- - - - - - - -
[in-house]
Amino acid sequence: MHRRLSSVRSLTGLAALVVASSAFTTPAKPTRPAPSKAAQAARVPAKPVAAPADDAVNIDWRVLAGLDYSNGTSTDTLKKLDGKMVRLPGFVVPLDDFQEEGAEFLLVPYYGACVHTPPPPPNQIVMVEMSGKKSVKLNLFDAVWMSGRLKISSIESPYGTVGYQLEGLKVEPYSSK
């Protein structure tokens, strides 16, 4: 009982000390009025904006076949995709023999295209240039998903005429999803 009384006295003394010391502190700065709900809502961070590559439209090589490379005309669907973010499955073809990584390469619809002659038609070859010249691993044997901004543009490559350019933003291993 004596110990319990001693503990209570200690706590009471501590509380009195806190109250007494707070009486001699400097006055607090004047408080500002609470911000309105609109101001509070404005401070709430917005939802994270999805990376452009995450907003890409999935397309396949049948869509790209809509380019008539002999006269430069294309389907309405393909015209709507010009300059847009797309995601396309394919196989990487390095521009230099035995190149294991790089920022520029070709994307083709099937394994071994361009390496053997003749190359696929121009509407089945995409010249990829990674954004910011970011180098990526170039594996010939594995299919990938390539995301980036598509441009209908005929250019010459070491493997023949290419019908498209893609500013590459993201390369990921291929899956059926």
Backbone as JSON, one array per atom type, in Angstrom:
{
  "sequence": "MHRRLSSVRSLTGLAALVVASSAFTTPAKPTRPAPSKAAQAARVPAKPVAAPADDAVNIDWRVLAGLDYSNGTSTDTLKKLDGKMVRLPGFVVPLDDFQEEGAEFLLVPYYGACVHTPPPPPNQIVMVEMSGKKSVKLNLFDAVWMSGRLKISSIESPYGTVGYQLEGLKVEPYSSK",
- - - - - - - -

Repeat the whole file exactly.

[in-house]
Amino acid sequence: MHRRLSSVRSLTGLAALVVASSAFTTPAKPTRPAPSKAAQAARVPAKPVAAPADDAVNIDWRVLAGLDYSNGTSTDTLKKLDGKMVRLPGFVVPLDDFQEEGAEFLLVPYYGACVHTPPPPPNQIVMVEMSGKKSVKLNLFDAVWMSGRLKISSIESPYGTVGYQLEGLKVEPYSSK
């Protein structure tokens, strides 16, 4: 009982000390009025904006076949995709023999295209240039998903005429999803 009384006295003394010391502190700065709900809502961070590559439209090589490379005309669907973010499955073809990584390469619809002659038609070859010249691993044997901004543009490559350019933003291993 004596110990319990001693503990209570200690706590009471501590509380009195806190109250007494707070009486001699400097006055607090004047408080500002609470911000309105609109101001509070404005401070709430917005939802994270999805990376452009995450907003890409999935397309396949049948869509790209809509380019008539002999006269430069294309389907309405393909015209709507010009300059847009797309995601396309394919196989990487390095521009230099035995190149294991790089920022520029070709994307083709099937394994071994361009390496053997003749190359696929121009509407089945995409010249990829990674954004910011970011180098990526170039594996010939594995299919990938390539995301980036598509441009209908005929250019010459070491493997023949290419019908498209893609500013590459993201390369990921291929899956059926």
Backbone as JSON, one array per atom type, in Angstrom:
{
  "sequence": "MHRRLSSVRSLTGLAALVVASSAFTTPAKPTRPAPSKAAQAARVPAKPVAAPADDAVNIDWRVLAGLDYSNGTSTDTLKKLDGKMVRLPGFVVPLDDFQEEGAEFLLVPYYGACVHTPPPPPNQIVMVEMSGKKSVKLNLFDAVWMSGRLKISSIESPYGTVGYQLEGLKVEPYSSK",